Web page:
3. Wang L., Zhang S., Wang L., Zhang W., Shi X., Li X., Li X., 2018. Concentration and Risk Evaluation of Polycyclic Aromatic Hydrocarbons in Urban Soil in the Typical Semi-Arid City of Xi’an in Northwest China. Int J Environmental Res Pub Heal. 15(4), 607-622. Doi:10.3390/ijerph15040607.
4. Bortey-Sam N., Ikenaka Y., Nakayama S.M.M., Akoto O., Yohannes Y.B., Baidoo E., Mizukawa H., Ishizuka M. 2014. Occurrence, distribution, sources and toxic potential of polycyclic aromatic hydrocarbons (PAHs) in surface soils from the Kumasi Metropolis, Ghana. Sci Total Environ. 496, 471–478.
5. Man Y.B., Kang, Y., Wang H.S., Lau W., Li H., Sun X.I., Giesy J.P., Chow K.L., Wong M.H., 2014. Cancer risk assessments of Hong Kong soils contaminated by polycyclic aromatic hydrocarbons. Journal of Hazardous Material. 261, 770–776. 
6. Zeng F., Cui K.Y., Xie Z.Y., Wu L.N., Luo D.L., Chen L.X., Lin Y.J., Liu M., Sun G.X., 2009 .Distribution of phthalate esters in urban soils of subtropical city, Guangzhou, China. J Hazard Mater. 164,1171–1178.
7. Xia X.H., Yang L.Y., Bu Q.W., Liu R.M., 2011. Levels, Distribution, and health risk of phthalate esters in urban soils of Beijing, China. Journal of Environmental Quality. 40, 1643–1651.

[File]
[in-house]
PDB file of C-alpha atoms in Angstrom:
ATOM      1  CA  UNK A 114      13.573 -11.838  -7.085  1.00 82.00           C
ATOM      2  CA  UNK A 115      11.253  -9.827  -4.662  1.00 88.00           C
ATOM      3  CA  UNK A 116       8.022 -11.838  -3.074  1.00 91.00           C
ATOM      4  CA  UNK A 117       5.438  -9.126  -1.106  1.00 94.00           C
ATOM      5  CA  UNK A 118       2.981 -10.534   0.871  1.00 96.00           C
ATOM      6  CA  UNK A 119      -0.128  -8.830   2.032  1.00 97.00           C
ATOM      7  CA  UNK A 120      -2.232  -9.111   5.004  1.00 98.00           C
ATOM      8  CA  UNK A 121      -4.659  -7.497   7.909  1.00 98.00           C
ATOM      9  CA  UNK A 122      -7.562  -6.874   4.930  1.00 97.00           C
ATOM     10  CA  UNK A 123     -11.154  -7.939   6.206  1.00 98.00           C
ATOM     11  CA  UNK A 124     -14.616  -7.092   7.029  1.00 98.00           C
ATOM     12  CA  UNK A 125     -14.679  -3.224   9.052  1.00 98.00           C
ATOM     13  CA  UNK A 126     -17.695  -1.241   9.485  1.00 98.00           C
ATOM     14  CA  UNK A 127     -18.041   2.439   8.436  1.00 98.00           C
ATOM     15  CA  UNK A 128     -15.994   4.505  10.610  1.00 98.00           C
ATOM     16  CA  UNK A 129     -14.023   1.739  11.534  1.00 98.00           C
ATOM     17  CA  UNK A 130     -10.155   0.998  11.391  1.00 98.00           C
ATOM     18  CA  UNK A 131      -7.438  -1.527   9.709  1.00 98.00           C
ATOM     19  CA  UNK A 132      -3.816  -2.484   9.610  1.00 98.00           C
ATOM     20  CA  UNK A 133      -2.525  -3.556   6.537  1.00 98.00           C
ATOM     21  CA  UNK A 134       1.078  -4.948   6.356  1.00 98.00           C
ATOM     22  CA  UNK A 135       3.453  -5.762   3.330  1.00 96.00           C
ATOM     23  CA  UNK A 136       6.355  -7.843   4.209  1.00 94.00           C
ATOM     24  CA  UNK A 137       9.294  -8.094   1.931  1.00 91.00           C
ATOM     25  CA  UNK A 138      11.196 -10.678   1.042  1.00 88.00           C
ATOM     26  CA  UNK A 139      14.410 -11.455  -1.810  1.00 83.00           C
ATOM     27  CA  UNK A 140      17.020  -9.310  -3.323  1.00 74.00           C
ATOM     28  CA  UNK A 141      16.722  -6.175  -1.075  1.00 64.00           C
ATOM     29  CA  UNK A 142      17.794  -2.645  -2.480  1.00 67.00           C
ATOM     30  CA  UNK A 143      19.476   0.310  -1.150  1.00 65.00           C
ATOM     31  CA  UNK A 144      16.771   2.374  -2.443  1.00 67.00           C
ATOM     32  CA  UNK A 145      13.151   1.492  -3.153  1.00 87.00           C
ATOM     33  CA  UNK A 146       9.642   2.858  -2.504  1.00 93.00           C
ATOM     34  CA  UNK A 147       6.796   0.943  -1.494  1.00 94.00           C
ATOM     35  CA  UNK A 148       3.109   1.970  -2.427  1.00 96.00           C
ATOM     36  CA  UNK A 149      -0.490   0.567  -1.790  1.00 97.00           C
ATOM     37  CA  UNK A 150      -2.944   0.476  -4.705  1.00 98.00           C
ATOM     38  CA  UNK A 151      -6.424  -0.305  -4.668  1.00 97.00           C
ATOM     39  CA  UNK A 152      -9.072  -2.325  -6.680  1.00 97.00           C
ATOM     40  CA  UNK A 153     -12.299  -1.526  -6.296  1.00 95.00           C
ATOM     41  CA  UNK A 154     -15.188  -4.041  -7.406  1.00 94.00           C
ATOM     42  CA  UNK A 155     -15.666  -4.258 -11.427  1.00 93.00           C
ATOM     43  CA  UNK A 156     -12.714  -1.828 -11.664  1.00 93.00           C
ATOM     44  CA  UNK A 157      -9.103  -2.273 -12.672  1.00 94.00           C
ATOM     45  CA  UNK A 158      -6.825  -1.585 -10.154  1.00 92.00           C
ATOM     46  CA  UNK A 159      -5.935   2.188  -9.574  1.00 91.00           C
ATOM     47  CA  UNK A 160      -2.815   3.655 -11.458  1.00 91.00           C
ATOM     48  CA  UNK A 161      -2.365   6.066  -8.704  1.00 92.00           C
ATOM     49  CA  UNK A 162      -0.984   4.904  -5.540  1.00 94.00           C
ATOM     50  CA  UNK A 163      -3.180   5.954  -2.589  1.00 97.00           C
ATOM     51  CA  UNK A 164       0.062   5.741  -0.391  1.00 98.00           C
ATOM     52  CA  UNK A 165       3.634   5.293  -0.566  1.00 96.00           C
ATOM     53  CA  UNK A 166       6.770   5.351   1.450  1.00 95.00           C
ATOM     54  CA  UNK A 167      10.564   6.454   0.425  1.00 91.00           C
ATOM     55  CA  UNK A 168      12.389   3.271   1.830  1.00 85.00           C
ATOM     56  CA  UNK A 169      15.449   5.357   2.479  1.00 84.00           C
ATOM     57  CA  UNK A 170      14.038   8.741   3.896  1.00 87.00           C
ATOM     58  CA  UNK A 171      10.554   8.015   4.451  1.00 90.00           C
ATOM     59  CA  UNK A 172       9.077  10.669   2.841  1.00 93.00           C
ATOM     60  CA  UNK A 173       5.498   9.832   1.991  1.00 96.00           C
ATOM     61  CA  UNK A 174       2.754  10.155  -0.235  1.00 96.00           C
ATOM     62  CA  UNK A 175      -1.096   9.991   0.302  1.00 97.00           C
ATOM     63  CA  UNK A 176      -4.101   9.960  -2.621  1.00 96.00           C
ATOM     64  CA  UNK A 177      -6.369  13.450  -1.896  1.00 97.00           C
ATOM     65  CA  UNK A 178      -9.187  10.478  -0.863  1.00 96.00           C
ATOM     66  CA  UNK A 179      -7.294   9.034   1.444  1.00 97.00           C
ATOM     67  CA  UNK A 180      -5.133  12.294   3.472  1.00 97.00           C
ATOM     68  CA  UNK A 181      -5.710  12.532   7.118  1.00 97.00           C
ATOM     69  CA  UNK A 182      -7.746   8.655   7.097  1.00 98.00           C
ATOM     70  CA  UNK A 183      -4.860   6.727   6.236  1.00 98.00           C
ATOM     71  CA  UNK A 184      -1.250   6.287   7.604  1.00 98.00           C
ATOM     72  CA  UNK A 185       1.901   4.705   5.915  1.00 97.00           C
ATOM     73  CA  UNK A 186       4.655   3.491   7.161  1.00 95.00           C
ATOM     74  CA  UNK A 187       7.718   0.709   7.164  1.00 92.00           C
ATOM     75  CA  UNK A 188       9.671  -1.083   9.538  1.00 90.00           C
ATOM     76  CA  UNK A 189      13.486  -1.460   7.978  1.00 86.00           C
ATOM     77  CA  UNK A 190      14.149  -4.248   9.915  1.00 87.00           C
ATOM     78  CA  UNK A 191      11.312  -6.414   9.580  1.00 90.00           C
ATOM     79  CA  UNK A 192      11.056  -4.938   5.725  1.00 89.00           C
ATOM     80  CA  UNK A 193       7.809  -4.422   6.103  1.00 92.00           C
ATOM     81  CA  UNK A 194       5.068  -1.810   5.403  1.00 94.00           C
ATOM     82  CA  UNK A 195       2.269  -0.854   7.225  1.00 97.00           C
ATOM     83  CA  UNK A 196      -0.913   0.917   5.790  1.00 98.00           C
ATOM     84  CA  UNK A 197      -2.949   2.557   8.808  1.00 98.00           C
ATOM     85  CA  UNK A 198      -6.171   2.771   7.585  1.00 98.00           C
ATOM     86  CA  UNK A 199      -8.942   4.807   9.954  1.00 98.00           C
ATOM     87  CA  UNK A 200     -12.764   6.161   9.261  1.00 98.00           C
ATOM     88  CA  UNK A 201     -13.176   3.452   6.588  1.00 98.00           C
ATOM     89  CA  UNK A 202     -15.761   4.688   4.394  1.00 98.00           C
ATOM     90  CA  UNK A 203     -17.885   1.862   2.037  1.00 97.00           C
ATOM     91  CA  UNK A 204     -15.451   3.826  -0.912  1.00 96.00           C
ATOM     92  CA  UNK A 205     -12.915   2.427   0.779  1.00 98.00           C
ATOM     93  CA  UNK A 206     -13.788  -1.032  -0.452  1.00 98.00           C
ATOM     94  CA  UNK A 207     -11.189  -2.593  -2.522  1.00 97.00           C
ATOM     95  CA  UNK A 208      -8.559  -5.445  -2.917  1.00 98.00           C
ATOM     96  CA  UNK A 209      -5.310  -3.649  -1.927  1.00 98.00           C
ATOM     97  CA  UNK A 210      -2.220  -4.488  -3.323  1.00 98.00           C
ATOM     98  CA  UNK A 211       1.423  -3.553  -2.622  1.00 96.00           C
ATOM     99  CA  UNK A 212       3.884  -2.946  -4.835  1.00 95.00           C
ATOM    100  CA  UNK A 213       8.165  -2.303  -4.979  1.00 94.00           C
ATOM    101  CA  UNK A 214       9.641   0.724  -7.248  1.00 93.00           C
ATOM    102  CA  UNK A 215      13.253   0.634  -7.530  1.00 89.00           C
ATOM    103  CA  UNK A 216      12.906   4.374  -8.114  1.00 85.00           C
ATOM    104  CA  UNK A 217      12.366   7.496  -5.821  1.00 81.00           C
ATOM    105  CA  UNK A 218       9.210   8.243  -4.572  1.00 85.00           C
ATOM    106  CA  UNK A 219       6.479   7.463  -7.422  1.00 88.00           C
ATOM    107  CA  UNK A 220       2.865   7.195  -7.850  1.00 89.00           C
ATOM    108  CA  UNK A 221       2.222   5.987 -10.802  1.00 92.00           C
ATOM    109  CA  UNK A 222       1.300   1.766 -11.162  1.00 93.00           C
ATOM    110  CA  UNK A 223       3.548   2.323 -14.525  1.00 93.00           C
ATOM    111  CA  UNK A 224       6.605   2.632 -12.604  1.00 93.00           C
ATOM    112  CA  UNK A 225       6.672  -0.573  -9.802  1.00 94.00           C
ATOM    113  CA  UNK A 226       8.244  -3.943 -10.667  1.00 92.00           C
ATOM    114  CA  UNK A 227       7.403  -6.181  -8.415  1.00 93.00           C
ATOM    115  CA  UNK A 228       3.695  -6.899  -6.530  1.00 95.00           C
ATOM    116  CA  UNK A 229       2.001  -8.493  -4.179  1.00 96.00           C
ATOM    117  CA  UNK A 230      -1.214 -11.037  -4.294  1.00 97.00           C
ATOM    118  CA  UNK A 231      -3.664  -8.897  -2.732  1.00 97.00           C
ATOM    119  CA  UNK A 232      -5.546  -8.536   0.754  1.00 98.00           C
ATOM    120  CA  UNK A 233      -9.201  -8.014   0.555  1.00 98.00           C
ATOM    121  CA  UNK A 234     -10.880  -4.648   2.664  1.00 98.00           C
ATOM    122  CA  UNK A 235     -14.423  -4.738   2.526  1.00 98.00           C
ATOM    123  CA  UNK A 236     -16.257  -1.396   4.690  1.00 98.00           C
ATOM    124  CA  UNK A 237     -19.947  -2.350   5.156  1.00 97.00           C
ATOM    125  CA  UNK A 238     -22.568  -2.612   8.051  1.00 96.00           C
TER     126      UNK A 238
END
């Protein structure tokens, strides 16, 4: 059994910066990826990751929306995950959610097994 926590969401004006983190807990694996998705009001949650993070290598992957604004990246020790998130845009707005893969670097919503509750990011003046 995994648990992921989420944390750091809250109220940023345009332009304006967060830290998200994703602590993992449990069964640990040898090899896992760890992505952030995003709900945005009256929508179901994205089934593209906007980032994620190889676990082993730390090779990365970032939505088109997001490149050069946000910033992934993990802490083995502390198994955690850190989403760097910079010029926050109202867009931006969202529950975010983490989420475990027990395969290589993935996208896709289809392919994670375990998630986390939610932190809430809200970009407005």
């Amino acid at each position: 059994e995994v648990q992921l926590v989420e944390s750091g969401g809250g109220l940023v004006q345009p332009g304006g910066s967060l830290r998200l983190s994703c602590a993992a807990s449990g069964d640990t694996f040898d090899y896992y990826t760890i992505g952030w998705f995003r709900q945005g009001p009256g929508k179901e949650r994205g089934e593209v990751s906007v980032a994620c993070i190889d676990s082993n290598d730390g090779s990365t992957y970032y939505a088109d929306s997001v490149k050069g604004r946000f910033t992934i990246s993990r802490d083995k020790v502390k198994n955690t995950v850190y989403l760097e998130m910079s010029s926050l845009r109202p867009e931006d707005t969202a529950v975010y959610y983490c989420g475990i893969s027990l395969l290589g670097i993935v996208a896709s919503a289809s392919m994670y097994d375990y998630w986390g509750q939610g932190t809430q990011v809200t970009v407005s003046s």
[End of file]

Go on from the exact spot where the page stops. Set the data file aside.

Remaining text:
8. Wang X.T., Chen L., Wang X.K., Lei B.L., Sun Y.F., Zhou J., Wu M.H., 2015. Occurrence, sources and health risk assessment of polycyclic aromatic hydrocarbons in urban (Pudong) and suburban soils from Shanghai in China. Chemosphere. 119, 1224–1232.
9. Zhu L.Z., Lu H., Chen S.G., Amagai T., 2009. Pollution level, phase distribution and source analysis of polycyclic aromatic hydrocarbons in residential air in Hangzhou, China Journal of Hazardous Material. 162, 1165–1170.
10. Dong T.T.T., Lee B.K., 2009. Characteristics, toxicity, and source apportionment of polycyclic aromatic hydrocarbons (PAHs) in road dust of Ulsan, Korea. Chemosphere.74, 1245–1253.
11. Kong S.F., Lu B., Ji Y.K., Bai Z.P., Xu Y.H., Liu Y., Jiang H., 2012. Distribution and sources of polycyclic aromatic hydrocarbons in size-differentiated re-suspended dust on building surfaces in an oilfield city, China. Atmos Environ. 55, 7–16.
12. Qi, H., Li W.L., Zhu N.Z., Ma W.L, Liu L.Y., Zhang F., Li Y.F., 2014. Concentrations and sources of polycyclic aromatic hydrocarbons in indoor dust in China. Science of Total Environment.491-492, 100–107.
13. Sadiktsis I., Bergvall C., Johansson C., Westerholm R., 2012. Automobile Tires—A potential source of highly carcinogenic dibenzopyrenes to the environment. Environ Sci Technol. 46, 3326–3334.
14. Tuyen L.H., Tue N.M., Suzuki G., Misaki K., Viet P.H., Takahashi S., Tanabe S., 2014. Aryl hydrocarbon receptor mediated activities in road dust from a metropolitan area, Hanoi-Vietnam: Contribution of polycyclic aromatic hydrocarbons (PAHs) and human risk assessment. Sci Total Environ.491-492, 246–254.